Slashdot is powered by your submissions, so send in your scoop

 



Forgot your password?
typodupeerror

Comment: 68000 (Score 1) 24

by squiggleslash (#49795625) Attached to: New Freescale I.MX6 SoCs Include IoT-focused UltraLite

Seems a shame that the heirs to the 68xx legacy these days just put out commodity standard architecture (ie ARM, PPC, etc) chips.

Is Freescale doing anything with the 68000 series these days? I assume the related but not quite the same ColdFire is still in production, but last I looked that hadn't advanced very much since the last 68060s in the 1990s.

+ - Sourceforge staff takes over a user's account and wraps their software installer-> 11

Submitted by Anonymous Coward
An anonymous reader writes: Sourceforge staff took over the account of the GIMP-for-Windows maintainer claiming it was abandoned and used this opportunity to wrap the installer in crapware. Quoting Ars:

SourceForge, the code repository site owned by Slashdot Media, has apparently seized control of the account hosting GIMP for Windows on the service, according to e-mails and discussions amongst members of the GIMP community—locking out GIMP's lead Windows developer. And now anyone downloading the Windows version of the open source image editing tool from SourceForge gets the software wrapped in an installer replete with advertisements.


Link to Original Source

Comment: Re:reasons (Score 1) 323

by squiggleslash (#49781275) Attached to: Why PowerPoint Should Be Banned

It's not the same thing three times though, and the context of this very discussion should tell you that.

Each of the three components is radically different, but there shouldn't be much redundancy - each of the three serves an entirely different purpose and only one actually contains the core information you need to remember.

The introduction ("you tell them what you are going to tell them") is warning you what's coming. That means giving you context and a road map for the information that follows. Think of it as, say, the marketing blurb for the book you're about to read.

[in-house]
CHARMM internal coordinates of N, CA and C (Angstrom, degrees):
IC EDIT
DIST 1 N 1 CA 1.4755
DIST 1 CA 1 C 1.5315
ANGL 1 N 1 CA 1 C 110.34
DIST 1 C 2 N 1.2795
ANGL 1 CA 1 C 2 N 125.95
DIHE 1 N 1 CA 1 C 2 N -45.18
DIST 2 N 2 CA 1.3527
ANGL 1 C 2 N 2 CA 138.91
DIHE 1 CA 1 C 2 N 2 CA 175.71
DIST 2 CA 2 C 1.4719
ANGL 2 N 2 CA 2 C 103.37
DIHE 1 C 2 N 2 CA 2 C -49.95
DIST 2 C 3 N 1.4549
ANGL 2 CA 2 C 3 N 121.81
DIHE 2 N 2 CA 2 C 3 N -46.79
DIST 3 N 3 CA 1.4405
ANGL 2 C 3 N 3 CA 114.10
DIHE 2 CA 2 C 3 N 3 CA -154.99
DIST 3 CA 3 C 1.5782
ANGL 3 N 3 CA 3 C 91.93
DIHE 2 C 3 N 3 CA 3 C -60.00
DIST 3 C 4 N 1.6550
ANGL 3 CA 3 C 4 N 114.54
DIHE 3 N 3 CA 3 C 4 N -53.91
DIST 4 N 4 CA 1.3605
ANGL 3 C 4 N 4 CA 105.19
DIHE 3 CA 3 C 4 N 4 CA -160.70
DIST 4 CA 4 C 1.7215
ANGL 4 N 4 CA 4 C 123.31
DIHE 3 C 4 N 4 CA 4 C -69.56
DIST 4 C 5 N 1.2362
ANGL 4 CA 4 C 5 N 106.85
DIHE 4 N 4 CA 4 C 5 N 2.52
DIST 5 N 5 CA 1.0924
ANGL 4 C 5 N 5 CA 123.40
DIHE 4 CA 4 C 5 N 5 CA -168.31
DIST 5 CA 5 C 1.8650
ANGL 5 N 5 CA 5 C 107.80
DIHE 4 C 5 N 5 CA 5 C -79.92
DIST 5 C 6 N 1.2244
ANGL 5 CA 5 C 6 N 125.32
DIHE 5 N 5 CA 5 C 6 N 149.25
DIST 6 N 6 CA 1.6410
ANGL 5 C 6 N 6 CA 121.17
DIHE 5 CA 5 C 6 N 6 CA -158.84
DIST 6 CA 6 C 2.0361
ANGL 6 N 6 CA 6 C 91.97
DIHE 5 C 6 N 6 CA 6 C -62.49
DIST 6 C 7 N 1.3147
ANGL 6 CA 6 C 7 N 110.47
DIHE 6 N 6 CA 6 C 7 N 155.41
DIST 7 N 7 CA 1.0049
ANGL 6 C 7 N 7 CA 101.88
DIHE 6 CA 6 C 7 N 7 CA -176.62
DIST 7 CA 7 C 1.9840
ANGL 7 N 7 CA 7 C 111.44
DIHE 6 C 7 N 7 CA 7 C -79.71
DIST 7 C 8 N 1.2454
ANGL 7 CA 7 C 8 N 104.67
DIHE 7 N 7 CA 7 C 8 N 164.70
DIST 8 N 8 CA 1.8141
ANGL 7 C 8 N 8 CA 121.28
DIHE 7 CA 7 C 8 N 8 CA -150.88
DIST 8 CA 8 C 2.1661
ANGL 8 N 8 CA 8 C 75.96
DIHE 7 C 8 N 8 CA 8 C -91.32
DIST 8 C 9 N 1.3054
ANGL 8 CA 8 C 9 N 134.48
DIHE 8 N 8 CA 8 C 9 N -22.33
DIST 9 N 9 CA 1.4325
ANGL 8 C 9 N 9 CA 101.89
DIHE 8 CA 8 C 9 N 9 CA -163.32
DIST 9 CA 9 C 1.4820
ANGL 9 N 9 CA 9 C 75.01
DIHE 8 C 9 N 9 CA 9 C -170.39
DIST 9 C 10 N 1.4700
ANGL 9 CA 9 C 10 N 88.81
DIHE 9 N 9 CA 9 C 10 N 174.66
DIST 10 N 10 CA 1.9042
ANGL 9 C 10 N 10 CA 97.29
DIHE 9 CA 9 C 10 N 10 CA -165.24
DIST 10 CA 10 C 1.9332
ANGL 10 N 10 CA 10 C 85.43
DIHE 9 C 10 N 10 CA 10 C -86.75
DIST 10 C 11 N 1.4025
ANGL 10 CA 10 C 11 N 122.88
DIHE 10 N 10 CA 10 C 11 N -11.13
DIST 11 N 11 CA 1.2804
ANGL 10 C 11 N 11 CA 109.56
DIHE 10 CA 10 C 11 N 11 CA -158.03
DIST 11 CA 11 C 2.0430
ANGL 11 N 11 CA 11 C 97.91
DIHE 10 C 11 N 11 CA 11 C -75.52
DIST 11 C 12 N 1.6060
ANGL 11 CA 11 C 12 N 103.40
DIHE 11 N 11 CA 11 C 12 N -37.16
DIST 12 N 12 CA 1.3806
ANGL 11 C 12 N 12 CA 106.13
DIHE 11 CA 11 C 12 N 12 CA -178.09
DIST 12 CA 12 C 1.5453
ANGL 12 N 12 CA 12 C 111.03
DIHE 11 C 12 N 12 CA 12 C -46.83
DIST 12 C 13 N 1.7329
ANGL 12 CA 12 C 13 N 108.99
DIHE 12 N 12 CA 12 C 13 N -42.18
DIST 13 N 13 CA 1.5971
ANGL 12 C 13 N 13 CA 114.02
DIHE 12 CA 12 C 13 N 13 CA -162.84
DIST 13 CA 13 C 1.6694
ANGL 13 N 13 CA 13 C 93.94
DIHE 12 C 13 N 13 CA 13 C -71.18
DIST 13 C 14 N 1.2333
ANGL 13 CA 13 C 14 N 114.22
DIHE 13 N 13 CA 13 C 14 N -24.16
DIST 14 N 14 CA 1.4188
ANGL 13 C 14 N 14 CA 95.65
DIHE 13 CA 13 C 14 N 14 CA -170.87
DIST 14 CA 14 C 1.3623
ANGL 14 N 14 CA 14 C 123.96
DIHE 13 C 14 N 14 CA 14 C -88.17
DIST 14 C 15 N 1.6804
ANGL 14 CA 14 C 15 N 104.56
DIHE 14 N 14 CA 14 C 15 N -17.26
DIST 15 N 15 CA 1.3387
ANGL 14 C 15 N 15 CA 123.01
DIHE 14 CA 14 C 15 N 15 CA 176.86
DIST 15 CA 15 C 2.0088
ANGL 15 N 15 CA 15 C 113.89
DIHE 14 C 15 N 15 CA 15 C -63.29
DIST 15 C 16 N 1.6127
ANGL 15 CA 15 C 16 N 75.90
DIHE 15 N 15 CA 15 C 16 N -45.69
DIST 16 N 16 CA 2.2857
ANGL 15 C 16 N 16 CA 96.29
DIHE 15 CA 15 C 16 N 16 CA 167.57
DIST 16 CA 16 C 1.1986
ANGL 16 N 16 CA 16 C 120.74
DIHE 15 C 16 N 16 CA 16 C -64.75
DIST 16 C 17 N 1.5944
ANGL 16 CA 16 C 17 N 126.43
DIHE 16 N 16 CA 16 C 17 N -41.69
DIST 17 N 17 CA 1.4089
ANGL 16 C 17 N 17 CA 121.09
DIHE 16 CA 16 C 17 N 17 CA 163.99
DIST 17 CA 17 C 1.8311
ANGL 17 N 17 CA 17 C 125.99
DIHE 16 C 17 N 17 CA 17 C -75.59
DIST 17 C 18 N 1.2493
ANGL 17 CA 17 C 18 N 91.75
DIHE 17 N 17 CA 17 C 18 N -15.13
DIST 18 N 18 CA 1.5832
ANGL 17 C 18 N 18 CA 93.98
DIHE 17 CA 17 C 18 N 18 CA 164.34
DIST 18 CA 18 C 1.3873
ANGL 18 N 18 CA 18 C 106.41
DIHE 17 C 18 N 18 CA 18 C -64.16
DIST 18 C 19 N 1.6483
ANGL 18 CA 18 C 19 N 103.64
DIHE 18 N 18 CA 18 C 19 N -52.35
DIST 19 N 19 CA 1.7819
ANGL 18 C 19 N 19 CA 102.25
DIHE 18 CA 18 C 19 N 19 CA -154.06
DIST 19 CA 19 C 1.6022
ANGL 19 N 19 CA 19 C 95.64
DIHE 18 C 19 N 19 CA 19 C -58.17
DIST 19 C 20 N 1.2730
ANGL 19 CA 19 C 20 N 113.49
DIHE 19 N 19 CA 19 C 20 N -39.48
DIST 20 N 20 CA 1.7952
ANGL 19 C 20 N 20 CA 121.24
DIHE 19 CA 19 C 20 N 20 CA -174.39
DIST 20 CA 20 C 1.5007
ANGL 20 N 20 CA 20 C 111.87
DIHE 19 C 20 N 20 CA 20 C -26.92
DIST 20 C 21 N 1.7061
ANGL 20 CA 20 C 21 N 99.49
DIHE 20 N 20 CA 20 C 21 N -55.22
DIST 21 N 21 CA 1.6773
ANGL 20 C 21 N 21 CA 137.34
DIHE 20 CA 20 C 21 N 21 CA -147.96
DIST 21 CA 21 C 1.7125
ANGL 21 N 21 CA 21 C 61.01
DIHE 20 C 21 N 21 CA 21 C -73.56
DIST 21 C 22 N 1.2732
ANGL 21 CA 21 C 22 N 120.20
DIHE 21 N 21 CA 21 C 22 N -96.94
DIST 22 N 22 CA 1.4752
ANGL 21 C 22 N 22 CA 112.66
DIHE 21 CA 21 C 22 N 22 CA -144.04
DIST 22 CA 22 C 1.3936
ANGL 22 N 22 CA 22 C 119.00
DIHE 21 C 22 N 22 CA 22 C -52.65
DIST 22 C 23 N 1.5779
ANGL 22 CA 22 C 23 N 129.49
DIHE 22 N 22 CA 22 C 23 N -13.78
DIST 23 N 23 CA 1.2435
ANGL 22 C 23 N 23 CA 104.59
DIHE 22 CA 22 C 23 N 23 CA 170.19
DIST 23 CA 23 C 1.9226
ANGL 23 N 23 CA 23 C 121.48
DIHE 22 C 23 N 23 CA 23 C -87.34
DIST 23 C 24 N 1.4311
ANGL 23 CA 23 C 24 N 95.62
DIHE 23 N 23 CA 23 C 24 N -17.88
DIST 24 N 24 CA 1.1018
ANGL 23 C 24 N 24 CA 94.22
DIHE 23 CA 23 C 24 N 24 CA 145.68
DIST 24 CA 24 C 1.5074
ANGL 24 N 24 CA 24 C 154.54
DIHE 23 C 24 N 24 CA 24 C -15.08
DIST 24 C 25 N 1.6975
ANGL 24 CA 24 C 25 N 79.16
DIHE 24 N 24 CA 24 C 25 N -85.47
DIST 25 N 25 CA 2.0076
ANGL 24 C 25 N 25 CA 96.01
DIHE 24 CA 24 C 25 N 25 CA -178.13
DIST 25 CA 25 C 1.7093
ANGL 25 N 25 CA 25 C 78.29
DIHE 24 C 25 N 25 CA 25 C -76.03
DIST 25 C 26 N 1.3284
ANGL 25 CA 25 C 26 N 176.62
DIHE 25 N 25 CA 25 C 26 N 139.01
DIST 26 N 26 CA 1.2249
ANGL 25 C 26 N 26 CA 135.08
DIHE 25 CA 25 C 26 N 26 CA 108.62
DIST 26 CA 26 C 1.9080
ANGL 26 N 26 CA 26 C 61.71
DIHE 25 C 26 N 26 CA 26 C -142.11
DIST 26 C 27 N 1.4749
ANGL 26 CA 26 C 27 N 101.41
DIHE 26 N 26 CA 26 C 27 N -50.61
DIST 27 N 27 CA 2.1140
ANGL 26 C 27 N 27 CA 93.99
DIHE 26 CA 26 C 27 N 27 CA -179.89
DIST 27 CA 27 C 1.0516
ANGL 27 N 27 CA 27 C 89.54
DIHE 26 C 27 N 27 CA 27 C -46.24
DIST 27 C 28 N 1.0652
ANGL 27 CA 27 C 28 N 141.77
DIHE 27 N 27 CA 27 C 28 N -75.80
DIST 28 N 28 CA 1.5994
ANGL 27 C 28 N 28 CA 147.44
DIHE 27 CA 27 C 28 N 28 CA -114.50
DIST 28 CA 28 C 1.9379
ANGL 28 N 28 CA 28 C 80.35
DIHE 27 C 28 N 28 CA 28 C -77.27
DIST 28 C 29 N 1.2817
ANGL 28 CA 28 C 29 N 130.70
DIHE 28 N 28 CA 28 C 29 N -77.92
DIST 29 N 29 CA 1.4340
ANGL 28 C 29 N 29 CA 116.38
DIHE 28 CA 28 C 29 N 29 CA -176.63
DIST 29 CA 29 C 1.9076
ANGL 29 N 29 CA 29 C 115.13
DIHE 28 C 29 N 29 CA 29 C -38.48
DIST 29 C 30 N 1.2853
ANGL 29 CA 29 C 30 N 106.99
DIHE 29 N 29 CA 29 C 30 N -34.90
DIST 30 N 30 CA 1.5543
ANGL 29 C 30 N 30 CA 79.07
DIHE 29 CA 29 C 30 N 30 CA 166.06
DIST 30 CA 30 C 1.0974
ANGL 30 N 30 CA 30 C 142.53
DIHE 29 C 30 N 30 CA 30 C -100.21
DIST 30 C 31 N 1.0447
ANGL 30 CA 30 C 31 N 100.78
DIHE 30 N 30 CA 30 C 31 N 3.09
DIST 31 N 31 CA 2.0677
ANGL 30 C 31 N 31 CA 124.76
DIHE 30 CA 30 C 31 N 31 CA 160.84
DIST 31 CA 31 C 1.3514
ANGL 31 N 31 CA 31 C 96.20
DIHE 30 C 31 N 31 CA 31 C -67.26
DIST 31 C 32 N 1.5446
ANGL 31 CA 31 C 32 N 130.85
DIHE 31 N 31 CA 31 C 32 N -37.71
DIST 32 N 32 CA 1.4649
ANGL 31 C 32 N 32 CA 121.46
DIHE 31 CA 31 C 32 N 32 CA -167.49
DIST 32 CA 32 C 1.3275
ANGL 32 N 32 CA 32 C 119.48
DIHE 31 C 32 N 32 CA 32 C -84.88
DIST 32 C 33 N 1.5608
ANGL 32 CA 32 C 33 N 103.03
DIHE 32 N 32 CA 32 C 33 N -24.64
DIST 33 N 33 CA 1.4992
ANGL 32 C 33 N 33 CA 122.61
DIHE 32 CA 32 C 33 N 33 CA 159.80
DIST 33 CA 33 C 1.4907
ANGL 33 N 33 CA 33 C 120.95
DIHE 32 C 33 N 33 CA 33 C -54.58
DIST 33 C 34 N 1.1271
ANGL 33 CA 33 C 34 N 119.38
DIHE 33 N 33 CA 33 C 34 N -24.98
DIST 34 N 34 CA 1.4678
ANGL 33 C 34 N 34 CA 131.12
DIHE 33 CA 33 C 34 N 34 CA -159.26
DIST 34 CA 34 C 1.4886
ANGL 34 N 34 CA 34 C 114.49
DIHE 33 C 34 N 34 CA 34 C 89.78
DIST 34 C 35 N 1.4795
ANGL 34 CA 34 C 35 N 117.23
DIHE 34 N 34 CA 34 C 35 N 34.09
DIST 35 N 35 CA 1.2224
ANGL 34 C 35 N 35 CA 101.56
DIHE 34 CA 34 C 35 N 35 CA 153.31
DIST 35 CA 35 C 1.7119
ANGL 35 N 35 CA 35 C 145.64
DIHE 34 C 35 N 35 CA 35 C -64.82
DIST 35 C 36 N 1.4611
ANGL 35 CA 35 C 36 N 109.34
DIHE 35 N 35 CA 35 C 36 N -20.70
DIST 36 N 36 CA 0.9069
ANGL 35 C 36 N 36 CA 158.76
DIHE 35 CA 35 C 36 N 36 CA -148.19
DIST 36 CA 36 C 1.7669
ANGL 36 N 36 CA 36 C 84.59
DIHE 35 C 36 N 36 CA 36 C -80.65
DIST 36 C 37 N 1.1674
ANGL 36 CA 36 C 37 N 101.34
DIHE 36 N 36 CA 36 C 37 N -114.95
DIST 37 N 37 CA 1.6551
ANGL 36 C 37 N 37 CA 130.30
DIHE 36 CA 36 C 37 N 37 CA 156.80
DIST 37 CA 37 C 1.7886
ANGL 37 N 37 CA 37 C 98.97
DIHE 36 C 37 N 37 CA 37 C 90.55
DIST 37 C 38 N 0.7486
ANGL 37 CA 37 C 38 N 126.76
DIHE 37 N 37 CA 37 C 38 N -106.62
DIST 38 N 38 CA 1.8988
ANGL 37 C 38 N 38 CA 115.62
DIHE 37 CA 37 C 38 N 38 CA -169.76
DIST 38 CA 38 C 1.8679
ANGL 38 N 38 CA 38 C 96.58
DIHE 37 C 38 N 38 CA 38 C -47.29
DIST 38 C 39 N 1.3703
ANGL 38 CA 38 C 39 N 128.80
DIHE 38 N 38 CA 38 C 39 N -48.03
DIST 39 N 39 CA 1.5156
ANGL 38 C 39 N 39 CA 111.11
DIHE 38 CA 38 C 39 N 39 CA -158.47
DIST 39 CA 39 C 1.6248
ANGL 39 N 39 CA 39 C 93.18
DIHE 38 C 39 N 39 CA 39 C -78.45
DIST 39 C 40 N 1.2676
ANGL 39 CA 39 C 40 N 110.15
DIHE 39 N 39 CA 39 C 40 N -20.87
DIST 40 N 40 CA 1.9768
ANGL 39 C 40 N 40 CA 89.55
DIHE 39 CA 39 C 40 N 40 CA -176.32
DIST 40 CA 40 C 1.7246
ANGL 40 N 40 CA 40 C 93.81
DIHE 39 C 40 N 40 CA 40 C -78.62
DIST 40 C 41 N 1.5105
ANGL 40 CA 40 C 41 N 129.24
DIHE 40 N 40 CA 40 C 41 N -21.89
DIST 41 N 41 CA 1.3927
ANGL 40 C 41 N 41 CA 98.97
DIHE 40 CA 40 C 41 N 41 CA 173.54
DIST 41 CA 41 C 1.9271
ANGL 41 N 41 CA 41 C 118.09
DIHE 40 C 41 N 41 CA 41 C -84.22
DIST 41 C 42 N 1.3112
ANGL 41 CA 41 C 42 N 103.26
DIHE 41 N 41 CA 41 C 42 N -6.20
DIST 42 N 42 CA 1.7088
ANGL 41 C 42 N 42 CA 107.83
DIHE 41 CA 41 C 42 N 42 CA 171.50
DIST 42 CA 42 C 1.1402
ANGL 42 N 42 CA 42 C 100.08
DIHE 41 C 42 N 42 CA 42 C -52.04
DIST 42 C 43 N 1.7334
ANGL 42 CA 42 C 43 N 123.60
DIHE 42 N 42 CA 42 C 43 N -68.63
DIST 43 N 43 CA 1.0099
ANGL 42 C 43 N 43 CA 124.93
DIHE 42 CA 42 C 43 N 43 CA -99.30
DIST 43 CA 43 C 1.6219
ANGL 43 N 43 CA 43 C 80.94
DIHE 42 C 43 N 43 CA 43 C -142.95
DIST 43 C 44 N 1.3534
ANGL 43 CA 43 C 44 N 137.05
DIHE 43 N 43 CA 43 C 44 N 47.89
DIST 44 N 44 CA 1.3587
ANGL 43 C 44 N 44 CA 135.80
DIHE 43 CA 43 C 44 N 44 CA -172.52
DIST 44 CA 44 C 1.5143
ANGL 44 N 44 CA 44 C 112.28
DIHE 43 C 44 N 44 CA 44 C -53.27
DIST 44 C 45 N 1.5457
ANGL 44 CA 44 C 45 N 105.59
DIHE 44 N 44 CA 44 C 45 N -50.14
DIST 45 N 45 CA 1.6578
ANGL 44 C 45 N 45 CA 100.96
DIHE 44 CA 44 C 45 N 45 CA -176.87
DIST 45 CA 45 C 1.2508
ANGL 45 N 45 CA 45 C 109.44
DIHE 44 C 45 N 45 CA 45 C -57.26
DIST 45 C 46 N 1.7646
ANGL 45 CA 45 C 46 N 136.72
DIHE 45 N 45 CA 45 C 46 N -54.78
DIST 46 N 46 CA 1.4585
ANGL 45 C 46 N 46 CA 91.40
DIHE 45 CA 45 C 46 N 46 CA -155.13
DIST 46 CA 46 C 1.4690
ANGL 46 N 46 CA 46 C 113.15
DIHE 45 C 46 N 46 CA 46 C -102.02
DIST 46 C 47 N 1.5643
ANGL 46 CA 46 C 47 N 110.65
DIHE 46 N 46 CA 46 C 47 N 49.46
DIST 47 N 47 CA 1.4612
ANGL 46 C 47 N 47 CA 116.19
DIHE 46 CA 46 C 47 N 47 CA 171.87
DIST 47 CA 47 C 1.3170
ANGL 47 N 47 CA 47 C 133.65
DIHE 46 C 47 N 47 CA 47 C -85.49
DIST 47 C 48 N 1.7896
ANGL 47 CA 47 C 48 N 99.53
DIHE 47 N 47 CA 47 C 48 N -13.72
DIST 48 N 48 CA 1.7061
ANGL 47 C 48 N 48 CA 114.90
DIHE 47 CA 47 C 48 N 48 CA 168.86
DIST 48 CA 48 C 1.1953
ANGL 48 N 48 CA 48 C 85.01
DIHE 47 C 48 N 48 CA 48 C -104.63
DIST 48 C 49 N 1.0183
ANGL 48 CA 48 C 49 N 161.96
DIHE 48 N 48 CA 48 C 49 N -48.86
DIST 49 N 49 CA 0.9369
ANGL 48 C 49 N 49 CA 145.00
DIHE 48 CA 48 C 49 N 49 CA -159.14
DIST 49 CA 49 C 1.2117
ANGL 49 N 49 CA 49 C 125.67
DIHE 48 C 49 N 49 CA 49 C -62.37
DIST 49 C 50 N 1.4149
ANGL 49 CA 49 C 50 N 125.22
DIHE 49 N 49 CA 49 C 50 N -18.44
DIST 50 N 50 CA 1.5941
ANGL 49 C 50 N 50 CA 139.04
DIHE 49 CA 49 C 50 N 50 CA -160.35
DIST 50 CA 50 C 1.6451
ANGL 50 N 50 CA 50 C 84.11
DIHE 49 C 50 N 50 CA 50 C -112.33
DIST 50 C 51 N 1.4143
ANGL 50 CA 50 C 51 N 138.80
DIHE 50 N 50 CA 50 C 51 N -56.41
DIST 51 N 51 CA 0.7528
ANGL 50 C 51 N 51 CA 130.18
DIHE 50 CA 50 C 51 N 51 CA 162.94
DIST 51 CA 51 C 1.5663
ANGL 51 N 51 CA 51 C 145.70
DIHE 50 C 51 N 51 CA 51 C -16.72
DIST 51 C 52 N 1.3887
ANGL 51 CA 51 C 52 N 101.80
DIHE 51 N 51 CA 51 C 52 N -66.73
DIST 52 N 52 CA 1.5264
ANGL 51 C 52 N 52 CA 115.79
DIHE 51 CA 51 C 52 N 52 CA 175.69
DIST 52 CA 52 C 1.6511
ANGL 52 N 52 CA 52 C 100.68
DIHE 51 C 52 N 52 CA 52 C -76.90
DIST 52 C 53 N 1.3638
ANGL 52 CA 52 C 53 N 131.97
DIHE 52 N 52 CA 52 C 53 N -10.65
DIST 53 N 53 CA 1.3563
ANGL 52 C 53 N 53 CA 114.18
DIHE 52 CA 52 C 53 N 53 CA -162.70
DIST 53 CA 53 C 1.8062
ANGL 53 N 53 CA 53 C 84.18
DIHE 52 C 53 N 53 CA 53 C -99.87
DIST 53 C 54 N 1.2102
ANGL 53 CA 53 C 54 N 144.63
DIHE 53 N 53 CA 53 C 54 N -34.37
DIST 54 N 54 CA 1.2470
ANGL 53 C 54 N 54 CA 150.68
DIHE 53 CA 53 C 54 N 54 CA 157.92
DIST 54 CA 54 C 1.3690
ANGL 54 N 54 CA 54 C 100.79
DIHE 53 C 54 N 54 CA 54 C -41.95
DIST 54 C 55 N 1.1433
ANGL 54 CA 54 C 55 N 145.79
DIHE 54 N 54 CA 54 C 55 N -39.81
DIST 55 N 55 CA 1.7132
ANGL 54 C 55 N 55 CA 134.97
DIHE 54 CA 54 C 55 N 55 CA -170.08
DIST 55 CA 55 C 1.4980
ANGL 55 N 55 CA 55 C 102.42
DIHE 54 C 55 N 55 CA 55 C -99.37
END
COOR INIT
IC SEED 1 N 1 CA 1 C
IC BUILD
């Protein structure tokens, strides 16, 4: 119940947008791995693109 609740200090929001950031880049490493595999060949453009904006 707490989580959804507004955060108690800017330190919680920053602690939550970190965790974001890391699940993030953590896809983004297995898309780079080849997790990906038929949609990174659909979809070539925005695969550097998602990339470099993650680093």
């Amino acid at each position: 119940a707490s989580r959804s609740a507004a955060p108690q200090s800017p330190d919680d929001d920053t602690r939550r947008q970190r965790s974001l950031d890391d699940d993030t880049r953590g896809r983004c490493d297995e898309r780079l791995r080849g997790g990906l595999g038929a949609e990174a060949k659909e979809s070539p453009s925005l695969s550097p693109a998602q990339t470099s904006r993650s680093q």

The second ("You tell them") is the information. This is long, and your brain under normal circumstances isn't going to be prepared for that information. Hence the warning and roadmap.

The last ("then tell them what you told them") is the reminder, the overview that makes it easier to remember the information. It's the roadmap for returning here, rather than the simplified roadmap for finding your way there for the first time.

If someone is repeating the same thing three times, they're doing it wrong. As you saw, it's easy to set context without being overly redundant, and a reminder of what you just heard is always helpful.

Out of interest, while this was a little TL;DR (doesn't matter if you're stuck in a meeting ;-), did you feel it was overly redundant? The "Each of" paragraph was "you tell them what you are going to tell them", the "If someone is repeating the same thing three times" was the "then tell them what you told them". The bit in the middle was the core information. I'm not a great communicator, but I doubt you spent the entire thing saying "Why does he keep saying the same thing over and over again? What a jerk!" But if I'd launched into just that middle part, and not provided context, it wouldn't have immediately clicked as to what relevance it has to your concerns.

Comment: Re:Hobbit (Score 1) 276

by Black Parrot (#49780489) Attached to: How To Die On Mars